Labor Unions

Industry Profile Report

Dive Deep into the industry with a 25+ page industry report (pdf format) including the following chapters

Industry Overview Current Conditions, Industry Structure, How Firms Operate, Industry Trends, Credit Underwriting & Risks, and Industry Forecast.

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Financial Insights Working Capital, Capital Financing, Business Valuation, and Financial Benchmarks.

Industry Profile Excerpts

Industry Overview

The 12,900 labor unions in the US promote the interests of organized labor and union employees through collective bargaining. They rely on membership dues and investment income for revenue. Local chapters typically remit a percentage of dues to national organizations. Unions typically set aside a percentage of dues to support various funds. Most unions have a general fund to cover basic operating expenses. A strike fund assists members in the event of a strike. Other types of funds include communications, education, scholarship, and emergency operations.

Highly Regulated Operations

Labor unions are heavily regulated by numerous government organizations, including the Department of Labor (DOL) and the Federal Election Commission (FEC).

Resistance From Employers

Foreign competition and the ensuing pressure to reduce labor costs have strained relations between employers and unions.

Industry size & Structure

The average labor union operates out of a single location, employs 8 workers, and generates about $1 million annually.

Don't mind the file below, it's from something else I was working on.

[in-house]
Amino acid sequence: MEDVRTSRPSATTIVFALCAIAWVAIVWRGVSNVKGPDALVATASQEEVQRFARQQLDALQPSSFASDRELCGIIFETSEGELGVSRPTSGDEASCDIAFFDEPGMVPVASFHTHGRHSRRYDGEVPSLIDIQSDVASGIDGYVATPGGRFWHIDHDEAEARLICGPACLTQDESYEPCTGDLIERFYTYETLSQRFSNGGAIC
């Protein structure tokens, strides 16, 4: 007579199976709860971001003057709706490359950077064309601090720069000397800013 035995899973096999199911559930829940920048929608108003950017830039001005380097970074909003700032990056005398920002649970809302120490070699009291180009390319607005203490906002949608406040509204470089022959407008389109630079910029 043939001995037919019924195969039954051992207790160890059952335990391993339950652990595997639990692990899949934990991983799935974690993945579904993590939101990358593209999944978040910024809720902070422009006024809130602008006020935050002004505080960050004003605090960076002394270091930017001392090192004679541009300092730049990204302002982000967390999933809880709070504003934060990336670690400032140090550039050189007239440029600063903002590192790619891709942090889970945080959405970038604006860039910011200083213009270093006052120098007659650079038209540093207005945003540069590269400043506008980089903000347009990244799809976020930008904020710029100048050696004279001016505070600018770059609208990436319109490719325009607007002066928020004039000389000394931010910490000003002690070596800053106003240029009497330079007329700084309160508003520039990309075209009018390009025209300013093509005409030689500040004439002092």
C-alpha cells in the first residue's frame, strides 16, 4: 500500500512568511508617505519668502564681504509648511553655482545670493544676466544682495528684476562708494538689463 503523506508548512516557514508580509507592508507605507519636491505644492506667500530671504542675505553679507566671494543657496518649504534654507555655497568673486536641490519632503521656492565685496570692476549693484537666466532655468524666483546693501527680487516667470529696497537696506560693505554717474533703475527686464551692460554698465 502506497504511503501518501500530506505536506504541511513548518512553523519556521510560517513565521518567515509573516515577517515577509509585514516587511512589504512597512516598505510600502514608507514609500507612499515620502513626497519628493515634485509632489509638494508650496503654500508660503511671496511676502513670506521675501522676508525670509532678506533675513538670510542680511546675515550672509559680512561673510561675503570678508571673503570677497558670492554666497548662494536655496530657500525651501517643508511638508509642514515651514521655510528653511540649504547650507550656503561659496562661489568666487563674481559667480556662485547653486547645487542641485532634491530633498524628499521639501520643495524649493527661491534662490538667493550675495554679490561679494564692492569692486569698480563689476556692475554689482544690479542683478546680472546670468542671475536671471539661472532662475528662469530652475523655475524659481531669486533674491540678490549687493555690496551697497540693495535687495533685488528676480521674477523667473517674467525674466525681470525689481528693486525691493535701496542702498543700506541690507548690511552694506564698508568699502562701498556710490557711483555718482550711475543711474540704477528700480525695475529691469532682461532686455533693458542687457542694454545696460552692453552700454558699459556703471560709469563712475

• The labor union industry consists of about 12,900 organizations that employ about 104,600 workers and generate about $16 billion annually.
    • The industry is concentrated; the ten largest unions account for over 90% of total union membership. The industry includes national and local chapters of unions.
    • Large unions include the National Education Association (NEA), Service Employees International Union (SEIU), the American Federation of State, County, and Municipal Employees (AFSCME), and the International Brotherhood of Teamsters (IBT).
                          Industry Forecast
                          Labor Unions Industry Growth
                          Source: Vertical IQ and Inforum

                          Recent Developments

                          Mar 3, 2023 - Service Sector Unionization Proves Difficult
                          • Labor union advocates were encouraged when the labor movement gained traction among service sector employees in 2022, but some experts say that the prospects for unionization in the sector are poor. Columbia University economist Suresh Naidu said that outdated labor laws, which put the impetus on workers at individual businesses to collectively organize their specific workplace, are a key hindrance. Labor laws were effective when hundreds of employees worked side by side at large manufacturing plants, each working for the same employer for long segments of their careers. Today's service sector differs in that turnover is much higher, which may weaken worker solidarity and reduce the incentive to fight for a better working environment at a particular establishment. Service sector workplaces tend to be much smaller, which increases the logistical difficulty and transaction costs for unions to organize workplaces because they have to be organized one by one.